How much has sea level increased due to climate change since 1993?

Climate change has impacted sea levels, with data from NASA providing a clear and alarming picture of this trend. Since 1993, global sea levels have risen by approximately 103 (± 4.0mm) millimeters as of January 2024. This rise is primarily driven by two factors related to global warming:

  • The added water from melting ice sheets and glaciers, and
  • The expansion of seawater as it warms.

These factors, exacerbated by human-caused global warming, have resulted in recent rates of sea level rise that are unprecedented over the past 2,500-plus years.

Satellite measurements have been tracking these changes since 1993. They show a consistent upward trend in sea levels, reflecting the ongoing impact of climate change. Additionally, data from coastal tide gauges and satellites, which cover the period from 1900 to 2018, illustrate the historical changes in sea levels. This data indicates that the factors causing sea level rise, such as melting ice and thermal expansion, have become more pronounced over time.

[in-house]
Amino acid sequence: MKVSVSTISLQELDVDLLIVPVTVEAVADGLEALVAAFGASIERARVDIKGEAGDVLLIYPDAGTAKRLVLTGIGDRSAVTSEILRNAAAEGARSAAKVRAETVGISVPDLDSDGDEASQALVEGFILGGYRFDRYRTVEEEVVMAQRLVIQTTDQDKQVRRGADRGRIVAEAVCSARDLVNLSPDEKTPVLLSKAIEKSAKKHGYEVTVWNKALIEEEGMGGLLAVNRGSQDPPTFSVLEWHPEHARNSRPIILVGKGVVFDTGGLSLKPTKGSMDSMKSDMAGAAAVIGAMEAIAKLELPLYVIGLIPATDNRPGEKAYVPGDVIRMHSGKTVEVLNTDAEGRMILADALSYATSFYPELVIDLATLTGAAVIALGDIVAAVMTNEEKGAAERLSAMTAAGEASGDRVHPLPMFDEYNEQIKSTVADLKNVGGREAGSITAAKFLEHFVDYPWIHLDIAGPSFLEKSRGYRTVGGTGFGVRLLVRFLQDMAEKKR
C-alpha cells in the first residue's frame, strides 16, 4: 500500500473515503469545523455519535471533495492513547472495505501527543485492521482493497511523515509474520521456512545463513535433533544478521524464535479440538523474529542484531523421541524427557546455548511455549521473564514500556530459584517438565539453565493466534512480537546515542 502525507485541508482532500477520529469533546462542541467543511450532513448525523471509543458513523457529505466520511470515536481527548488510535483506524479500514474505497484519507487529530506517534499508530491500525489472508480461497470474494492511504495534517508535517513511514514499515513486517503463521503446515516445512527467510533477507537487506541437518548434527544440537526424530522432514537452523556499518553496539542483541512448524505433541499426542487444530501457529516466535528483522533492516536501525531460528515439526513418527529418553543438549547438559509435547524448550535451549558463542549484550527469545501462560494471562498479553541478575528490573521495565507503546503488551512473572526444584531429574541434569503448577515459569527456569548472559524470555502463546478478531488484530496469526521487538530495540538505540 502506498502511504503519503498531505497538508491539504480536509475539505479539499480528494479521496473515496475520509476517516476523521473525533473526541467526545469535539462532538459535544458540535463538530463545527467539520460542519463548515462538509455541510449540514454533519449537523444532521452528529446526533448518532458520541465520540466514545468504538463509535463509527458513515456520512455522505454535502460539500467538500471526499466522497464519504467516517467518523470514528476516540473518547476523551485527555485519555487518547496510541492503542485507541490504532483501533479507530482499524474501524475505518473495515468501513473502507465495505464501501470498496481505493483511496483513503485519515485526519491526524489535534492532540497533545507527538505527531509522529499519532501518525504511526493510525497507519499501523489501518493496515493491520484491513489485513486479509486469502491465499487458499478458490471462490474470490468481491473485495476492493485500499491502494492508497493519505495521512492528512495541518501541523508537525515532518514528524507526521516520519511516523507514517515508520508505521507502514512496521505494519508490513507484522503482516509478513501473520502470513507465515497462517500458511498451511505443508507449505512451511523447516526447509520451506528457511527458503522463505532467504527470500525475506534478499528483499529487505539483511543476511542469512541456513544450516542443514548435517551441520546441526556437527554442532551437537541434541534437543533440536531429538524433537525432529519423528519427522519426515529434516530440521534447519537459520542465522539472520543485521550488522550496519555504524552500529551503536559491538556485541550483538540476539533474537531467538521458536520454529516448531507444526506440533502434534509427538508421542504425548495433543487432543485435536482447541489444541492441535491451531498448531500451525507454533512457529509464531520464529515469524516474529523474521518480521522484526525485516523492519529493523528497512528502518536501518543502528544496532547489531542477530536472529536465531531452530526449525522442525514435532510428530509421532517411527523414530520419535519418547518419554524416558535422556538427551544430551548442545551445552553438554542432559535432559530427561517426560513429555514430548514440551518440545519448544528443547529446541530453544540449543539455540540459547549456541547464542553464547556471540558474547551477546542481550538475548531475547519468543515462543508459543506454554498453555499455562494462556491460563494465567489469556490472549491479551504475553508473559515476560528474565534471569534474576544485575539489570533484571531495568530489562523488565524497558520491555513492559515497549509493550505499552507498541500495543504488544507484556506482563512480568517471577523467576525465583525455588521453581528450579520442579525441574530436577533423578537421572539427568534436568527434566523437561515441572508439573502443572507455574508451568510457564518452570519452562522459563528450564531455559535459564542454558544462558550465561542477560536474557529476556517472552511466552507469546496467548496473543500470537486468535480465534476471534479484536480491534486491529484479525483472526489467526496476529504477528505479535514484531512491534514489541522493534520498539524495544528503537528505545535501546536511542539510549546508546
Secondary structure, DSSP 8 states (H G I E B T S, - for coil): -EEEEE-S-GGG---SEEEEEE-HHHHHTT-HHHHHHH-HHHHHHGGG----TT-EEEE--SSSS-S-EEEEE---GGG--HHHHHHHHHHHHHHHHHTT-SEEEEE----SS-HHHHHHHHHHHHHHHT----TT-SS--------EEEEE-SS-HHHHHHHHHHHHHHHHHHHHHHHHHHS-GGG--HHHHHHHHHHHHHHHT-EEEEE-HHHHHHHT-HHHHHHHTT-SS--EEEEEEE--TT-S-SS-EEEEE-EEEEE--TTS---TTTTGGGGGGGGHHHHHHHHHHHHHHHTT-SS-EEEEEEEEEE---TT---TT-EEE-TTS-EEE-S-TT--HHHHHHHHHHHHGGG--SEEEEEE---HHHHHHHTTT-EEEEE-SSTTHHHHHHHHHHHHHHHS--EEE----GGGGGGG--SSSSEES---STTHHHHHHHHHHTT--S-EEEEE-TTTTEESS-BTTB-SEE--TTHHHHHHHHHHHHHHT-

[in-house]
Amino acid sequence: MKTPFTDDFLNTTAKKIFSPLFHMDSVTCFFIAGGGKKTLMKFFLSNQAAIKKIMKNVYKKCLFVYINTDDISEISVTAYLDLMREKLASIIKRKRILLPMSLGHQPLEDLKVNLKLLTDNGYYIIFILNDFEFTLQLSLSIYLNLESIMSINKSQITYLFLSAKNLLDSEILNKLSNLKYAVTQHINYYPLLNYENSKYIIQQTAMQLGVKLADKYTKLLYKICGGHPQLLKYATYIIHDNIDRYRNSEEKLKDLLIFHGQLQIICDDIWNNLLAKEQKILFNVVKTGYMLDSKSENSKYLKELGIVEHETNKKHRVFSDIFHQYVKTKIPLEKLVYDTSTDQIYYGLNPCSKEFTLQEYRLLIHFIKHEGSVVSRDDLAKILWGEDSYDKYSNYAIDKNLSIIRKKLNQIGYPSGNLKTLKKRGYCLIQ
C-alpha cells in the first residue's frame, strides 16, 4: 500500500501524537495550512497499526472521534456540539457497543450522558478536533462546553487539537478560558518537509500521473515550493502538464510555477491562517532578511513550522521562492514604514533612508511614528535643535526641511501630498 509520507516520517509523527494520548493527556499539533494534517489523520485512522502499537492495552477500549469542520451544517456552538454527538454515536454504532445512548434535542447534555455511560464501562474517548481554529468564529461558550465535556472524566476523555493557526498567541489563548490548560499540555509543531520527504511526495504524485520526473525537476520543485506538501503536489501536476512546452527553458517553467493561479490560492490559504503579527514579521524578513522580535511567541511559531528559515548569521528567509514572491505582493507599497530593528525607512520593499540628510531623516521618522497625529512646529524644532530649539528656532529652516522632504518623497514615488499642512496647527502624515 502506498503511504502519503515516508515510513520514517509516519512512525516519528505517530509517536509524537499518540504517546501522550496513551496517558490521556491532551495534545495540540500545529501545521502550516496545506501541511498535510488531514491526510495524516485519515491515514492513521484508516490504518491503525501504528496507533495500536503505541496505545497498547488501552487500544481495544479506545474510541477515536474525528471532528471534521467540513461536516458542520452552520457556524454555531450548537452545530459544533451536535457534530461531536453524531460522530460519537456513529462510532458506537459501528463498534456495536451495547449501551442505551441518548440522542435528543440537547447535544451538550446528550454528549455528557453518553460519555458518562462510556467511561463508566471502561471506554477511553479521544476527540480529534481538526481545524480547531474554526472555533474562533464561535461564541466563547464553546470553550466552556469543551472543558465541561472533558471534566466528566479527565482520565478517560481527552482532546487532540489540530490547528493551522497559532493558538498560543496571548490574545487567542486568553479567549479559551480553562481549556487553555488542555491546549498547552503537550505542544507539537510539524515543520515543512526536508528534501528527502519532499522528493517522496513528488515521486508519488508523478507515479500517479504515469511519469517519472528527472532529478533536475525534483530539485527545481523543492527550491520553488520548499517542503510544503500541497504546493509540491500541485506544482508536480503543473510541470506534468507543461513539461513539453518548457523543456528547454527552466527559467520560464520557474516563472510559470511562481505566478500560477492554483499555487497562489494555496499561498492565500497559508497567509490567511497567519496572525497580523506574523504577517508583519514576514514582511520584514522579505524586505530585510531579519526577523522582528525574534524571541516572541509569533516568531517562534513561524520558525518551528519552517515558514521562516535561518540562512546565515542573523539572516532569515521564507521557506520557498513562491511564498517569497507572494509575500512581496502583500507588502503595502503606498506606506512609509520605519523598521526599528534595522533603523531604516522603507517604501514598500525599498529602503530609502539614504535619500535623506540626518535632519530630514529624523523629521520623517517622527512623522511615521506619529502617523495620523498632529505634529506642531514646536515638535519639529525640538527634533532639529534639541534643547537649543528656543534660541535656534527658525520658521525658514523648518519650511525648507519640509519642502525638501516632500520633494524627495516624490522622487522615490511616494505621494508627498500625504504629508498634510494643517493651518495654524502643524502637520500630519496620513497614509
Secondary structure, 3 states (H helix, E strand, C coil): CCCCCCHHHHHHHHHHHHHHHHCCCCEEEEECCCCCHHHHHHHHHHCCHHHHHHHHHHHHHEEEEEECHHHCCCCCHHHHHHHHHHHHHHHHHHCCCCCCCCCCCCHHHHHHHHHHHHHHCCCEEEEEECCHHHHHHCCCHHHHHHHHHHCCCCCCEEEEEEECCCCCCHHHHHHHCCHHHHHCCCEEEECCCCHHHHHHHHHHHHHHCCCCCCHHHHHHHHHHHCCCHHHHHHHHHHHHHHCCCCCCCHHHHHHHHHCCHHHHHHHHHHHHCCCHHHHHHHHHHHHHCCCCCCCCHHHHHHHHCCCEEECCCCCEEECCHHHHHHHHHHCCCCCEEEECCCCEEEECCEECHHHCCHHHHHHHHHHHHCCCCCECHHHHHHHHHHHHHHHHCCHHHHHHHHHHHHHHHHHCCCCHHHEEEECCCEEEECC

The impacts of rising sea levels are multifaceted and severe. Coastal erosion and flooding are becoming more frequent and intense, with higher sea levels allowing storm surges to push further inland, causing extensive damage. Saltwater intrusion into freshwater sources threatens drinking water supplies and agricultural irrigation. Furthermore, many coastal ecosystems, such as mangroves and coral reefs, face the risk of being lost, which would have devastating ecological consequences.

To address these challenges, we have to focus on both mitigation and adaptation strategies. Mitigation can reduce greenhouse gas emissions by transitioning to renewable energy sources and implementing sustainable practices. Adaptation strategies can be helpful for building resilient infrastructure, restoring natural coastal barriers like mangroves, and setting up early warning systems for coastal flooding.